Philadelphia center Max Talbot got a close look at what makes longtime friend and former teammate Sidney Crosby of the Penguins tick, particularly the incredible focus and work ethic. In his first season with the Flyers, Talbot sees a lot of those qualities in center Claude Giroux .
"He's the real deal," Talbot said of Giroux, 23, who ranks among the NHL leaders offensively. He had 15 goals and a team-best 32 points in 25 games going into the Flyers game Wednesday at Buffalo.
The Penguins play tonight in Philadelphia.
Giroux is drawing a lot of national attention, especially since Mike Richards and Jeff Carter no longer are with the Flyers after formerly being considered the heart of that team's offense.
"He always played in the shadow of some other players, but, wow, he's a great player," Talbot said. "I think his best quality, the thing I like the most about him, is just his desire. He just never stops. He's just crazy out there."
"Exactly, but in different ways," Talbot said. "He's more crazy. He just goes in, takes a big hit, whatever. That's passion and desire."
Penguins coach Dan Bylsma thinks the theory that Giroux has blossomed into one of the best players in the NHL since the Flyers traded away Richards and Carter does a disservice to Giroux.
"I'm not sure he's stepped out from a shadow or is getting more of an opportunity, but he's been a dynamic player, and we've known that playing against him for years now," Bylsma said.
Although Crosby did not feel well and did not travel to Philadelphia as a precaution, he was one of four forwards who practiced Wednesday after being given the day off Tuesday. The others were Pascal Dupuis , James Neal and Arron Asham .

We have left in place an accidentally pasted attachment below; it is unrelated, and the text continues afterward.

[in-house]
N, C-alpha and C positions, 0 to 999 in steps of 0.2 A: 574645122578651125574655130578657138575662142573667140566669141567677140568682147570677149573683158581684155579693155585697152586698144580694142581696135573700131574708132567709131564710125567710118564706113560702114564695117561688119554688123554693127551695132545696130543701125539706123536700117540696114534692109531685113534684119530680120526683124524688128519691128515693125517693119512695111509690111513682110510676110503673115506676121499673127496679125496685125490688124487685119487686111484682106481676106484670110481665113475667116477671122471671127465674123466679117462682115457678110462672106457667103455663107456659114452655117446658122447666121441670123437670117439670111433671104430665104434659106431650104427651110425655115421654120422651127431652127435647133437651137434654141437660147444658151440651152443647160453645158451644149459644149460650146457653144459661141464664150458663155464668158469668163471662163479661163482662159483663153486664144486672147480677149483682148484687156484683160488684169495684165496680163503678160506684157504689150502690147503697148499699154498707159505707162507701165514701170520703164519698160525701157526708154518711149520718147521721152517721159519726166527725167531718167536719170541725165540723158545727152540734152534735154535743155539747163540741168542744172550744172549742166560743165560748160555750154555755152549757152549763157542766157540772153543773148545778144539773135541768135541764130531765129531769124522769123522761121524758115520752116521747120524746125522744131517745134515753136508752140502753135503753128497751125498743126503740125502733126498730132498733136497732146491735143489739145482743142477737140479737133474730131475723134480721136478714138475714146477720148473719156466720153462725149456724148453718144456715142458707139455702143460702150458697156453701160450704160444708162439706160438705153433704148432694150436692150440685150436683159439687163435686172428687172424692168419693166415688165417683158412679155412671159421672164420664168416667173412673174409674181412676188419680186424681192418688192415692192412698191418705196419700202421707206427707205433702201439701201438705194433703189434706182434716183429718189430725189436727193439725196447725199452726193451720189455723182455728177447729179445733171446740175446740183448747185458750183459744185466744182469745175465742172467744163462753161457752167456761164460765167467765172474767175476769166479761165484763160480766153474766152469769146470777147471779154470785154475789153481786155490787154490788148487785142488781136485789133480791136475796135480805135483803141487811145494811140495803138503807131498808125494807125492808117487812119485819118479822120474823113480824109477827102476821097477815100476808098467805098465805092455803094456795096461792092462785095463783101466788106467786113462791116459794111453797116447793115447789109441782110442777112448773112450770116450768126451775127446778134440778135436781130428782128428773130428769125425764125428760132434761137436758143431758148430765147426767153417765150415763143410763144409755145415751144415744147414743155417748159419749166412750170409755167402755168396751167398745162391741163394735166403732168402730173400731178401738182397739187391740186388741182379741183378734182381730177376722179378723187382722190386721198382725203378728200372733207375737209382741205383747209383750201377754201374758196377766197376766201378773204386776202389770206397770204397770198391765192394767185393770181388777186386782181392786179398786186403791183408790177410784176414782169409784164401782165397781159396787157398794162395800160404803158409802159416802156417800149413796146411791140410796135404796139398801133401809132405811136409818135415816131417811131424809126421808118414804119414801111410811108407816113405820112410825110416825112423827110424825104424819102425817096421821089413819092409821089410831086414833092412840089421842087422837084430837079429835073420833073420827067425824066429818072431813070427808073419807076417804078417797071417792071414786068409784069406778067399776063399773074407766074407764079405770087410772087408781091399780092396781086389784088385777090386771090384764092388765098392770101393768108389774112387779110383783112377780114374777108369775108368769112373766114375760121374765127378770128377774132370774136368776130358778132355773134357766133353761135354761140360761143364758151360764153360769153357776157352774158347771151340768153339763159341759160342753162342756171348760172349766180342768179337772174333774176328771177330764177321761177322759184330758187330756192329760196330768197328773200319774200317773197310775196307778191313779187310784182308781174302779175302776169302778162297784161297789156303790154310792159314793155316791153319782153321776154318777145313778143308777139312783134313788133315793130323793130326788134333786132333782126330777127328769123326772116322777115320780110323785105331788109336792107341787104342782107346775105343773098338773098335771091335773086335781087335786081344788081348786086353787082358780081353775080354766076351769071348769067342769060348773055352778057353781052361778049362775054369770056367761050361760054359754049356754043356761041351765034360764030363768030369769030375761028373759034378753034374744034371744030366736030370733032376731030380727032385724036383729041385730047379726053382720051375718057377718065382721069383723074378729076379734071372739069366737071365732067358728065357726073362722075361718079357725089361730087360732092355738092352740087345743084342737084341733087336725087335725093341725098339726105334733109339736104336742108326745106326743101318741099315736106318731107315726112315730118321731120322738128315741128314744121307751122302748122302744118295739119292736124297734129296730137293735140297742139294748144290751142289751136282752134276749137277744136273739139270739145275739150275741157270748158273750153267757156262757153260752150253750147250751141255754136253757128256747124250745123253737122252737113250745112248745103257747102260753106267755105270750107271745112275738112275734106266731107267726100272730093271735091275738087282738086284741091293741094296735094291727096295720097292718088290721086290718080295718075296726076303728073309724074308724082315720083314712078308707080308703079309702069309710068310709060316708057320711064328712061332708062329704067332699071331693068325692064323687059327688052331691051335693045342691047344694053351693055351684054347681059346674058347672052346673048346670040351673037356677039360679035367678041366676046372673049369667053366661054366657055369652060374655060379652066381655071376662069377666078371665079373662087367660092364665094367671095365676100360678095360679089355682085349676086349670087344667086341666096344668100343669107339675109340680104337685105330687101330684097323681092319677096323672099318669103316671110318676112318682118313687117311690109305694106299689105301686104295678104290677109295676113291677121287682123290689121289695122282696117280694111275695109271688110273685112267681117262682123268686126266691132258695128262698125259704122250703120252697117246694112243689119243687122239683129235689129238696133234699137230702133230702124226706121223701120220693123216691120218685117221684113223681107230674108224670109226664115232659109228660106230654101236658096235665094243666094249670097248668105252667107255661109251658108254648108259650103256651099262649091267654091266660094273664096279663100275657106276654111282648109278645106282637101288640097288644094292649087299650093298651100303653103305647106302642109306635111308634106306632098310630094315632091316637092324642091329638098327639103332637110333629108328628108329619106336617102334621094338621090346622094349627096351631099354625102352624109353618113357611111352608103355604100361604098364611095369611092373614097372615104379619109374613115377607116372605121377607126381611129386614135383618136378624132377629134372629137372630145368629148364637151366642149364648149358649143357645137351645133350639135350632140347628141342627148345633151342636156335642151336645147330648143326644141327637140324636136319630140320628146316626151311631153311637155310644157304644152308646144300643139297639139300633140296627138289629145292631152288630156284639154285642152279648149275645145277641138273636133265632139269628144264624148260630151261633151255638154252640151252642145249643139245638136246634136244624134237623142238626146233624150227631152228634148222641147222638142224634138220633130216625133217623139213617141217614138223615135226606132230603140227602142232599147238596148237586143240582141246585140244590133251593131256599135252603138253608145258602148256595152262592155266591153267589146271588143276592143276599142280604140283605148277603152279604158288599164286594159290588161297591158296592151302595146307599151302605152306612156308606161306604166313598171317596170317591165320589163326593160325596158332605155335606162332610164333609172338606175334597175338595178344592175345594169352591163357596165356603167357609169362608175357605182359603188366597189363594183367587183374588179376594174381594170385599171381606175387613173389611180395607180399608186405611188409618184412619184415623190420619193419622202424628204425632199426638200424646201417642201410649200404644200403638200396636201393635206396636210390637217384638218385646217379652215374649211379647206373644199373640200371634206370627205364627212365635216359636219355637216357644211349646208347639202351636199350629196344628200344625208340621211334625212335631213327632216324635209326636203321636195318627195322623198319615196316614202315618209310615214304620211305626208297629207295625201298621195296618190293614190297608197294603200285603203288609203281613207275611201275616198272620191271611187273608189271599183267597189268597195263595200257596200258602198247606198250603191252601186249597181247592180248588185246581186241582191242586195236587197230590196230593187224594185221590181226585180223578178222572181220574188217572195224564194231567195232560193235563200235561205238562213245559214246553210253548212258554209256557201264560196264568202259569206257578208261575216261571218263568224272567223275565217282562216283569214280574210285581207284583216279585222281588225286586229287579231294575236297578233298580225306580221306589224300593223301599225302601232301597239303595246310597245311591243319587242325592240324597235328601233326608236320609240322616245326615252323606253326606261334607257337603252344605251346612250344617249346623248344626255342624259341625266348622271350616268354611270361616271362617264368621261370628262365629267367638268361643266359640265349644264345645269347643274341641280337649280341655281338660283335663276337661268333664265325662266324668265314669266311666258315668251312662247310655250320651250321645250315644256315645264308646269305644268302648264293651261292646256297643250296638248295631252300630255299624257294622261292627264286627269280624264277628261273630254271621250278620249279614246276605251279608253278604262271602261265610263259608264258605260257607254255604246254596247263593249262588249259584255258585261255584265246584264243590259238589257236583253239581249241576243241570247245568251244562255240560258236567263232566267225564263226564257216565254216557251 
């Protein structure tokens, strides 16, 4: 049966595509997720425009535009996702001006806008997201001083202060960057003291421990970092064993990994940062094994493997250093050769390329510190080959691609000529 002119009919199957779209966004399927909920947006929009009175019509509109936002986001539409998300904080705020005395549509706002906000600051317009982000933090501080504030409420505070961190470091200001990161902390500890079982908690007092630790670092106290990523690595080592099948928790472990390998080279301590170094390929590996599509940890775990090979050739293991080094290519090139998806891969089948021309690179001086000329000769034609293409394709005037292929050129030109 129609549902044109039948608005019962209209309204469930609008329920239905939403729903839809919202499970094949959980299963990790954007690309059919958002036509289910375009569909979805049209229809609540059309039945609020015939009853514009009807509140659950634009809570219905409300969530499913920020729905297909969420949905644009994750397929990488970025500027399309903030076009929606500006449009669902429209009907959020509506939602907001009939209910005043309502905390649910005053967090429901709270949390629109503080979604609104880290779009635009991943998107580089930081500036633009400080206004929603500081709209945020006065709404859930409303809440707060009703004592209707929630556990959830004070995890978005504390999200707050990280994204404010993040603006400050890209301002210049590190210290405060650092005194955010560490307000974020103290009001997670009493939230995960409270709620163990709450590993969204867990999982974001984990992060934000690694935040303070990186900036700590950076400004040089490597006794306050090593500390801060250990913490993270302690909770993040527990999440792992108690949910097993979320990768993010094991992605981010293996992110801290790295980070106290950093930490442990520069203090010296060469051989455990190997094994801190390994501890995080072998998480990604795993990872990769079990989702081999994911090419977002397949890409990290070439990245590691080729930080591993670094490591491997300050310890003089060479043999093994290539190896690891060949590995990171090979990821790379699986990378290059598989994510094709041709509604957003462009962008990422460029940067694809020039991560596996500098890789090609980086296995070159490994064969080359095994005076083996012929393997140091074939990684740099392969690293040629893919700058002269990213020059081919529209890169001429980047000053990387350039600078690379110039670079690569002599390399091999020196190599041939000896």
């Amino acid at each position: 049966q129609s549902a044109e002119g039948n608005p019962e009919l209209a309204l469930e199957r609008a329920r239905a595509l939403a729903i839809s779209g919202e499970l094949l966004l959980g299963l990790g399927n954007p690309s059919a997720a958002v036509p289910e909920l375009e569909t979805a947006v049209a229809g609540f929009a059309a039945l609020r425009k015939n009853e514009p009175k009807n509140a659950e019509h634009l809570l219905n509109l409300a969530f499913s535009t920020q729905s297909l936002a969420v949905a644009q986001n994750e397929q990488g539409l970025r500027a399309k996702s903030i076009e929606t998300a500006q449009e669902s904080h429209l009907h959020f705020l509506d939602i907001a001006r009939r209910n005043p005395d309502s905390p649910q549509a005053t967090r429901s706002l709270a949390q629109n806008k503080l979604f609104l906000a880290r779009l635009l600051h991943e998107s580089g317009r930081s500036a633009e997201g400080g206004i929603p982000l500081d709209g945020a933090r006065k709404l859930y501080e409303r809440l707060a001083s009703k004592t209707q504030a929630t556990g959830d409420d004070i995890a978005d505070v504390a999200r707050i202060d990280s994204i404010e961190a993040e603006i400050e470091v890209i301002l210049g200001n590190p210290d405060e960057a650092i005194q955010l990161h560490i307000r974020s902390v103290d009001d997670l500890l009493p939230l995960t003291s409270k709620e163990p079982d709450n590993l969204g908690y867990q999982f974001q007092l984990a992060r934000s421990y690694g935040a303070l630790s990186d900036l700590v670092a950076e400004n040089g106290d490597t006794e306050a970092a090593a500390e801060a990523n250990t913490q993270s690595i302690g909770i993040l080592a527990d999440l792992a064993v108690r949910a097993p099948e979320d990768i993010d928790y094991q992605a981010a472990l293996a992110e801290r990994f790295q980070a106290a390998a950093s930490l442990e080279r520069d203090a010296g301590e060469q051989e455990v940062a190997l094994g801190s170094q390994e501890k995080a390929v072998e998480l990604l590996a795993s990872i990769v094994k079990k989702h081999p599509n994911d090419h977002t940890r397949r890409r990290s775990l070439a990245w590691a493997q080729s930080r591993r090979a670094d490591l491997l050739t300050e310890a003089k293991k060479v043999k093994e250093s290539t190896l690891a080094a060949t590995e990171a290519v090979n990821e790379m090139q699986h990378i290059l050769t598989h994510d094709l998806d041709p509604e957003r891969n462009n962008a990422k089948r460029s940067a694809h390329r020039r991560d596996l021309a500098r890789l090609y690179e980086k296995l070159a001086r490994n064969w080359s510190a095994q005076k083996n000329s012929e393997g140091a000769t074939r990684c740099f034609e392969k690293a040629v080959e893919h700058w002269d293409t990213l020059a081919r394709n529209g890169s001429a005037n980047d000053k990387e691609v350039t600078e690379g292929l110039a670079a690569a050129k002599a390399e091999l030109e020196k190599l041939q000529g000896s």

Forward Richard Park (right leg) and defenseman Deryk Engelland (unspecified injury) did not practice and, according to Bylsma, remain day to day.
About 15 minutes into the Penguins practice at Consol Energy Center, goaltender Marc-Andre Fleury suddenly dashed to the bench between drills.
With the help of goaltending coach Gilles Meloche , Fleury pulled off layers -- mask, jersey, neck guard, pads, long-sleeved shirt -- until he had nothing on above the waist. He then started with a different shirt, put everything back on and raced back to his crease.
"I just had a new shirt on, and it was so itchy, I just couldn't take it anymore," Fleury said. "I don't usually strip on the ice like that."
The realignment taking effect next season makes things interesting for Henry and Linda Staal of Thunder Bay, Ontario. It puts their three NHL sons -- Jordan of the Penguins, Marc of the New York Rangers and Eric of Carolina -- in the same conference.
They each will face each other six times a season. On average, there will be a Staal showdown about once a week.
"It's great," Jordan Staal said. "It's always fun playing against your brother -- maybe not in the playoffs, but at least in the regular season. It's a good time. It's kind of neat how that worked out."
Penguins defenseman Matt Niskanen looked a lot more poised in a fight Monday against Boston's Brad Marchand than he did last season when he was with Dallas and fought Crosby. That likely had a lot to do with the fact that Marchand had just slew-footed Niskanen, dumping him on his back near the end boards and angering him.
"I missed a week due to a concussion because of [a play like] that three seasons ago when I got dumped on my head," Niskanen said. "It's kind of a dirty play, I think. Heat of the moment, things happen. Sometimes, [fighting] is the right thing to do."
Marchand got a minor tripping penalty.